Space weather forecasting is a whole field of science different from "classical" astronomy. Scientists are working on ways to tell if dangerous proton events can be forecast like we can forecast storms on Earth. The government has a research center just for understanding and forecasting all types of solar storms. It's called the Space Environment Center. They send out immediate warnings to the world whenever dangerous solar events are detected or predicted, and even have a web site at www.sec.noaa.gov. Another informative site is: www.spaceweather.com.

Fortunately, big solar proton events don't happen very often. They usually happen when the Sun is having an "active year". The Sun goes through cycles where it's active with storms and eruptions for several years, then quiet for several years, then back to stormy. In active years there are several big solar storms every year. The Sun is currently in a quiet period, and is expected to be quiet at least until about 2008.

Protecting Spitzer from Space Weather

Unlike the astronauts, spacecraft like Spitzer have no place to hide when there's a solar proton event. Metal isn't as sensitive to fast protons hits as people but spacecraft still can be damaged in some ways.

The most vulnerable part of any spacecraft to space weather damage is usually its electronics. All satellites and space telescopes have a central computer. Because microchips have delicate engineering on a microscopic scale, even microscopic hits from fast protons can do serious damage. It's a matter of chance. Most of the protons that hit won't hit anything vital. But, if enough fast protons hit the spacecraft, then by chance a vital point in a microcircuit may be damaged. A number of expensive satellites have been lost because of solar storms. Sometimes when a proton event happens, Spitzer's operators on Earth may temporarily shut down its on-board computer for safety reasons. Microcircuits are less easily damaged by proton hits if they aren't operating when the hit occurs.

Solar protons can also damage a space observatory's detector. Spitzer's detectors are small devices that sense infrared starlight and record an image that scientists use. It functions kind of like the film in a camera, or the light-sensing CCD chip in a home digital camera. A fast proton hitting the detector can make that one spot in the detector permanently stop detecting properly. In any detector, just a few damaged points out of many thousands of points (the points are technically called "pixels") won't matter much in the overall image, but you don't want a lot of permanently damaged spots in the detector.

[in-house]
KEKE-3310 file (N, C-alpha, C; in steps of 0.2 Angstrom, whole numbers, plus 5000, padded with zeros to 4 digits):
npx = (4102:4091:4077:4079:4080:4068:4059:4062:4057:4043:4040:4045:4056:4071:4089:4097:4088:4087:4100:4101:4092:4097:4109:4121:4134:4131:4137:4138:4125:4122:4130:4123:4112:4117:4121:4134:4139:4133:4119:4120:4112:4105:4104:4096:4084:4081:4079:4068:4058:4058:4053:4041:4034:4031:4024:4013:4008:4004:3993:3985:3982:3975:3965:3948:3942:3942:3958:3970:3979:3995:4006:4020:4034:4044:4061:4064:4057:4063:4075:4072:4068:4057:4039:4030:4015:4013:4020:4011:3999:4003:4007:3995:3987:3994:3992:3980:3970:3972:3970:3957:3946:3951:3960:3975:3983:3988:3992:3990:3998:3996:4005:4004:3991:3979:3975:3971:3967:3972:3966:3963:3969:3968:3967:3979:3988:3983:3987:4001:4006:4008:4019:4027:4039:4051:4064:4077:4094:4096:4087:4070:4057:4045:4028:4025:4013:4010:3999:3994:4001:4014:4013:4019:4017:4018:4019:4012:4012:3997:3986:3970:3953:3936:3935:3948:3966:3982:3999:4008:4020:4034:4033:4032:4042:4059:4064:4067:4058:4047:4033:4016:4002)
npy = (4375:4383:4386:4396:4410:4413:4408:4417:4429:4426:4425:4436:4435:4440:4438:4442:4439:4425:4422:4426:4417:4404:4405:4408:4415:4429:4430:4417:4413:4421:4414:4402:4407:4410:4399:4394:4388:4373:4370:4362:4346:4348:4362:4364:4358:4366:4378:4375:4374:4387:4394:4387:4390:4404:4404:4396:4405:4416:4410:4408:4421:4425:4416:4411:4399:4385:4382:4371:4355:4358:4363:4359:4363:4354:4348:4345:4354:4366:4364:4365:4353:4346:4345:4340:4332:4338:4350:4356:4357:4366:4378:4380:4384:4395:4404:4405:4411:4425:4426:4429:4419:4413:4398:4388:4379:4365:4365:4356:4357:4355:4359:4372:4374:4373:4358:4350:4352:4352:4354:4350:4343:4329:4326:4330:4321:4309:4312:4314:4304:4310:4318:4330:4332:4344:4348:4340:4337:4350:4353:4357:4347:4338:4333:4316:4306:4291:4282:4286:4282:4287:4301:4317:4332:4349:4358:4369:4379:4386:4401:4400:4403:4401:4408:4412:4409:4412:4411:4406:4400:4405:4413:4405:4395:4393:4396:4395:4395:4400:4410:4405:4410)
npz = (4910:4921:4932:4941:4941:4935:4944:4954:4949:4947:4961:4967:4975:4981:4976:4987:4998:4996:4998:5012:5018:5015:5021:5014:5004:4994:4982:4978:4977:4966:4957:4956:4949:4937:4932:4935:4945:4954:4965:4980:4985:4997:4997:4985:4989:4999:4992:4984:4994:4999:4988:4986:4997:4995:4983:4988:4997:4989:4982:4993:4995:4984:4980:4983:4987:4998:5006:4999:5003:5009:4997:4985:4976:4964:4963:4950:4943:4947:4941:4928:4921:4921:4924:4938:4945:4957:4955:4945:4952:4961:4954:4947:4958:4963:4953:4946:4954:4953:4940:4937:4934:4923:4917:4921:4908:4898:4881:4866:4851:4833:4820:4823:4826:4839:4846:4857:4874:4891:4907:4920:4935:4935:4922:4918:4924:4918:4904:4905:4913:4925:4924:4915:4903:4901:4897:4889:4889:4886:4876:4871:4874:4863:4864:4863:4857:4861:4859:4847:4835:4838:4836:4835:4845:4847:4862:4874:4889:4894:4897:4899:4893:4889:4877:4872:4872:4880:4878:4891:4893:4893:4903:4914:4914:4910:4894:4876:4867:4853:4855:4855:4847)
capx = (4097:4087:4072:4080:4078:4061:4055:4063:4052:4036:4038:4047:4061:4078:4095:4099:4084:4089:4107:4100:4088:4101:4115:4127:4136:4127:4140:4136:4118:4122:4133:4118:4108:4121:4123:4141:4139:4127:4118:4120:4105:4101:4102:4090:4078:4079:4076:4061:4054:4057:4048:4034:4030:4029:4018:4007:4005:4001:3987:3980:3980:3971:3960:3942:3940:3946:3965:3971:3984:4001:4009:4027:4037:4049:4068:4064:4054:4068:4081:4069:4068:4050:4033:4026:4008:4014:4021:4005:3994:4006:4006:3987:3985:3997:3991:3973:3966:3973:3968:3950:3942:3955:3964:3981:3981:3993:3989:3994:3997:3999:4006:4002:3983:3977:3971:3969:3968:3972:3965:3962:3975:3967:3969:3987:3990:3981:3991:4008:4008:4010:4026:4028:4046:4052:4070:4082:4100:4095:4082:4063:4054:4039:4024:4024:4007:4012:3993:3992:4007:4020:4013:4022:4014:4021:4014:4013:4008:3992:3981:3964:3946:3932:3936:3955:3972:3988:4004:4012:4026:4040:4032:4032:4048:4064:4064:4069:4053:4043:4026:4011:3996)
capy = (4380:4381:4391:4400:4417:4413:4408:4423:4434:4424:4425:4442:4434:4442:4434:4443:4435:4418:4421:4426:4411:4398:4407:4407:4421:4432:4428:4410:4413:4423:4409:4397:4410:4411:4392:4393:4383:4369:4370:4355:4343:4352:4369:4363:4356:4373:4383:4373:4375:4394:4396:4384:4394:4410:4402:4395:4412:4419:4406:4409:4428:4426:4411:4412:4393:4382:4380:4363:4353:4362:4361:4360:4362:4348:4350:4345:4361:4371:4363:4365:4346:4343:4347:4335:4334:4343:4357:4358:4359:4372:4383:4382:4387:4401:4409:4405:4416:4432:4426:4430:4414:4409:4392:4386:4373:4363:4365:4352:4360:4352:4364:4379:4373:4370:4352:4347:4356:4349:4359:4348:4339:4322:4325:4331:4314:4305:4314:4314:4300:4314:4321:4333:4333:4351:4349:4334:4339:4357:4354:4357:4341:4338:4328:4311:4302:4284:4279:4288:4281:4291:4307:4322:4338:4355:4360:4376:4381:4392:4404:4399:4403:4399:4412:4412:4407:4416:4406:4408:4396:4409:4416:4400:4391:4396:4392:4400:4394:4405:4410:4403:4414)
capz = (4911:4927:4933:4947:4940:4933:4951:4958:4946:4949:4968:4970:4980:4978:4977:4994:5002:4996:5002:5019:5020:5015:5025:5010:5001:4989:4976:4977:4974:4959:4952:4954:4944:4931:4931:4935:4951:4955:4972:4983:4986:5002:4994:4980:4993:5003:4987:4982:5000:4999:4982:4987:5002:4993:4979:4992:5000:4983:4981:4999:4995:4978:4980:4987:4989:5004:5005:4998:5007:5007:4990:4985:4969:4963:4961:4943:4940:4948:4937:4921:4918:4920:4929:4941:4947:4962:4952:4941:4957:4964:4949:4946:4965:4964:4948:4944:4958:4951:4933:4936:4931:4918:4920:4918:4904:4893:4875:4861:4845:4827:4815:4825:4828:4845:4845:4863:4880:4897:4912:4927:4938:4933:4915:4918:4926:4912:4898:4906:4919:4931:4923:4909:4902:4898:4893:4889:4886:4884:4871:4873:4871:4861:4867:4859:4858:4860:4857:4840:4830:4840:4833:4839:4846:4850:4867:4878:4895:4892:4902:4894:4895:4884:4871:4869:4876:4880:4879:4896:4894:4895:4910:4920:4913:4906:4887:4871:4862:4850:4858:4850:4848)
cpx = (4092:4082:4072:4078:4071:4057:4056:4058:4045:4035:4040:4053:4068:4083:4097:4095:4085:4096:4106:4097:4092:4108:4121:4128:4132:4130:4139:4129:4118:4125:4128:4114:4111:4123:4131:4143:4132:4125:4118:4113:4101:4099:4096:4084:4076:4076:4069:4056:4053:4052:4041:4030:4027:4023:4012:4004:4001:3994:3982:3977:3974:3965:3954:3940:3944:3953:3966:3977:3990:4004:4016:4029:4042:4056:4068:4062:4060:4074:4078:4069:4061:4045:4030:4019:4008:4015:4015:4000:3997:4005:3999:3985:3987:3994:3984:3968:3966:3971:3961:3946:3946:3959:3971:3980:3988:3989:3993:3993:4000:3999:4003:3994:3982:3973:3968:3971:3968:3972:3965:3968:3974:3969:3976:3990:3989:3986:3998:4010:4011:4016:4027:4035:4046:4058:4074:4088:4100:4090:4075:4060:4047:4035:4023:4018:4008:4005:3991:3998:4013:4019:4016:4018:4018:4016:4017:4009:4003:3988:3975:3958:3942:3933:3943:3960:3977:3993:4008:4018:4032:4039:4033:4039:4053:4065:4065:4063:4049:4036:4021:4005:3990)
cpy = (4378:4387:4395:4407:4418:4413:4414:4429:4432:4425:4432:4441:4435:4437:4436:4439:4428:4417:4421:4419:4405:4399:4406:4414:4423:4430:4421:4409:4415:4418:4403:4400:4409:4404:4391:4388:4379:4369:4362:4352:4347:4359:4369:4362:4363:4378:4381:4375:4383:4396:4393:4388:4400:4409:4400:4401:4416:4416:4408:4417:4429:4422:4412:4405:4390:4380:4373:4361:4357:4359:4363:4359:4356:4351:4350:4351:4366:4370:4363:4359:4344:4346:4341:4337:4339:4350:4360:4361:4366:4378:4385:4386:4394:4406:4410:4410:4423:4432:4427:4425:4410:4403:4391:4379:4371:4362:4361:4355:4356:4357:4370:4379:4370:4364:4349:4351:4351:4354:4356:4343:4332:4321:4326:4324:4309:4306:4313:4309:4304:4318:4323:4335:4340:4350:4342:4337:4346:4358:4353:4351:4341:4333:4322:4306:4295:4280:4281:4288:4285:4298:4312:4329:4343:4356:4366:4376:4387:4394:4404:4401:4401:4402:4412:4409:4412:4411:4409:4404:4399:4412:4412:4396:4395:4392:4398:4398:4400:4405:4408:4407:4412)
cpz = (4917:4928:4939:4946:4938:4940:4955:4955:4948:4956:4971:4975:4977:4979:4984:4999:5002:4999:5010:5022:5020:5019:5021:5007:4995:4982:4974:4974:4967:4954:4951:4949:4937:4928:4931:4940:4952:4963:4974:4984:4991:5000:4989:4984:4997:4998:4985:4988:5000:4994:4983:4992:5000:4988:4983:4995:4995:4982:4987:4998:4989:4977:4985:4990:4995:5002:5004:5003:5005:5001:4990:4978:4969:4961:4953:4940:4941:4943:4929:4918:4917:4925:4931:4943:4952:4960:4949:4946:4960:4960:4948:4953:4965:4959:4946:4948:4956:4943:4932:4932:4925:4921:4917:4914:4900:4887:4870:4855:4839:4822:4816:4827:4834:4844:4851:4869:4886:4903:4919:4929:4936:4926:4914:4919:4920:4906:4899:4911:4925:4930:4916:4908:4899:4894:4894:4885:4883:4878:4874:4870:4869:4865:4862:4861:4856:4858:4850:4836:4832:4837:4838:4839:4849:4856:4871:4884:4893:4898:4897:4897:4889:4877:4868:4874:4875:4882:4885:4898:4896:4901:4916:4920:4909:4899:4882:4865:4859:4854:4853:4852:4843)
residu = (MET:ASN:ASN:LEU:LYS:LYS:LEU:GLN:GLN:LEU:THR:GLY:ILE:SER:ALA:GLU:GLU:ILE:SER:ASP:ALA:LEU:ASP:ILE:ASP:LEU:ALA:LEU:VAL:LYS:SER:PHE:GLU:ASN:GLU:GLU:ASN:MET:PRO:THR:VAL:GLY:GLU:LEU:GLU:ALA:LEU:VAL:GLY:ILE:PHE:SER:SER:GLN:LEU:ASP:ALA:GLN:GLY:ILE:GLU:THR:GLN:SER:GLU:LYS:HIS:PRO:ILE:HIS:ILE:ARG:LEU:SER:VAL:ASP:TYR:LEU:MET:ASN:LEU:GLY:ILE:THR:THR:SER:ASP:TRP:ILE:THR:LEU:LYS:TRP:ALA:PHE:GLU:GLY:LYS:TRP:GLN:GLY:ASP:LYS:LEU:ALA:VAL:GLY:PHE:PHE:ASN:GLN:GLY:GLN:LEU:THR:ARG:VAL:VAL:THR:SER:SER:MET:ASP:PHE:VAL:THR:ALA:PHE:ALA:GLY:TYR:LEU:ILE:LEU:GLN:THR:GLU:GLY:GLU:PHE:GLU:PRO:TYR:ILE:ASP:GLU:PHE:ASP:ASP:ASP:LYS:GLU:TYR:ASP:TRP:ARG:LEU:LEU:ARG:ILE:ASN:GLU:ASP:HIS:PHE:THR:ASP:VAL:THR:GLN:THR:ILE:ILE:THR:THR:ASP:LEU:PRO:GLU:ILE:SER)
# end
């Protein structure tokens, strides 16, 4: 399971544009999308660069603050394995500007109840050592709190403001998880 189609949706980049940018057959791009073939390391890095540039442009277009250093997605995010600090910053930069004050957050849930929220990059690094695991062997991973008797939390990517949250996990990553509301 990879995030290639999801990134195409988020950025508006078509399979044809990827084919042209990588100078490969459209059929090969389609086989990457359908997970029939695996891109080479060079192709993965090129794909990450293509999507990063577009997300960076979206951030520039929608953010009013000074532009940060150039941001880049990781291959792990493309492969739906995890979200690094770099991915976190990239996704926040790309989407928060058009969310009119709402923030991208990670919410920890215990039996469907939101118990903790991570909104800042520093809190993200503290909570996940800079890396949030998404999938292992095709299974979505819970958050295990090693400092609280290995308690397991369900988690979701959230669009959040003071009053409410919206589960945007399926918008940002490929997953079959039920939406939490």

Scientists want to keep that kind of damage to a minimum, so there is a special layer of metal around Spitzer's detectors that stop most, but not quite all, of the fast protons. It doesn't take a huge amount of shielding to do the job. Spitzer's detectors only need a layer of about an inch of aluminum alloy to keep out most of the dangerous protons. (A modern tank's armor, for comparison, is typically several inches thick and made of tougher material than aluminum.)

How the Spitzer Space Telescope Weathers a Proton Storm

Spitzer has gone through several solar proton events and the telescope's detectors have weathered fast solar protons well. The detectors have received only a very few permanently damaged spots as a result and the telescope's images are still of very high quality. Also, thanks to Spitzer's mission operations team, none of the electronics aboard Spitzer have been damaged.

When the Sun produces a big proton blast, here's what happens at the Spitzer mission:

  1. GOES satellites detect a sudden big increase in the number of fast protons (it can increase ten thousand times over normal in just a few hours).
  2. Solar storm specialists, who receive data from GOES round the clock at the NOAA Space Environment Center in Boulder, Colorado, immediately send a proton storm warning to the Spitzer Flight Control Engineer on duty at the Jet Propulsion Laboratory (JPL), in Pasadena, California.
  3. The Spitzer Flight Control Team begins continuous monitoring of the GOES proton counts.
  4. If the number of protons arriving each second increases up to a certain danger threshold, the Flight Control Team initiates a procedure to put the spacecraft in what is called Standby Mode, where most of the electronics are turned off.
  5. The spacecraft waits out the proton storm in Standby, with the Flight Control Team keeping a continuous eye on the GOES proton counts.
  6. When the proton counts have gone back down to a safe level for Spitzer, the spacecraft is commanded to resume normal operations.

The Spitzer Space Telescope is a NASA mission managed by the Jet Propulsion Laboratory. This website is maintained by the Spitzer Science Center, located on the campus of the California Institute of Technology and part of NASA's Infrared Processing and Analysis Center. Privacy Policy